Socio-economic changes and sacred groves in South India: Protecting a community-based resource management institution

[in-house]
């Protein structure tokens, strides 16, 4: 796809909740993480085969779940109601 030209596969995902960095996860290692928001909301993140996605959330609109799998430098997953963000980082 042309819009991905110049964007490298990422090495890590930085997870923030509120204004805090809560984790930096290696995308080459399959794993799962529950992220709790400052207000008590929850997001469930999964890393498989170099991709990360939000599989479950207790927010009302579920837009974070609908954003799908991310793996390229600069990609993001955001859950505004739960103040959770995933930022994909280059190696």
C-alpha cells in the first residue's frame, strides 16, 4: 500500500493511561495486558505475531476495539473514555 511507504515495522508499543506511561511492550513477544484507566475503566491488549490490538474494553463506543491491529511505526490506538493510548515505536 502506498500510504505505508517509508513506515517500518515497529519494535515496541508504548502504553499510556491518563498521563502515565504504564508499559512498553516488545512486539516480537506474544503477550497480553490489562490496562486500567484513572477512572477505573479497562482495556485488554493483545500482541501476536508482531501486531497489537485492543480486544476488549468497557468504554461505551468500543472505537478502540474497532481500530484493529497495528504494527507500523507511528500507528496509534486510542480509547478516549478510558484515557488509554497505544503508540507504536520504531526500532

The sacred groves along the forest belts of south India, which were traditionally managed by village communities, are gradually disappearing. This study conducts an analysis of how this community-based resource management institution has evolved over time and what socio-economic factors have caused its gradual disintegration. Commercial agriculture, changing demographics and weak property-rights systems are found to be some of the enabling factors. While the grass-roots enthusiasm to save the sacred groves is still alive, government action is needed to strengthen the traditional village organizations, which are still perhaps in the best position to manage local resources. Several economic and financial incentive mechanisms at the local level that might lead to more efficient and equitable resource use outcomes are suggested.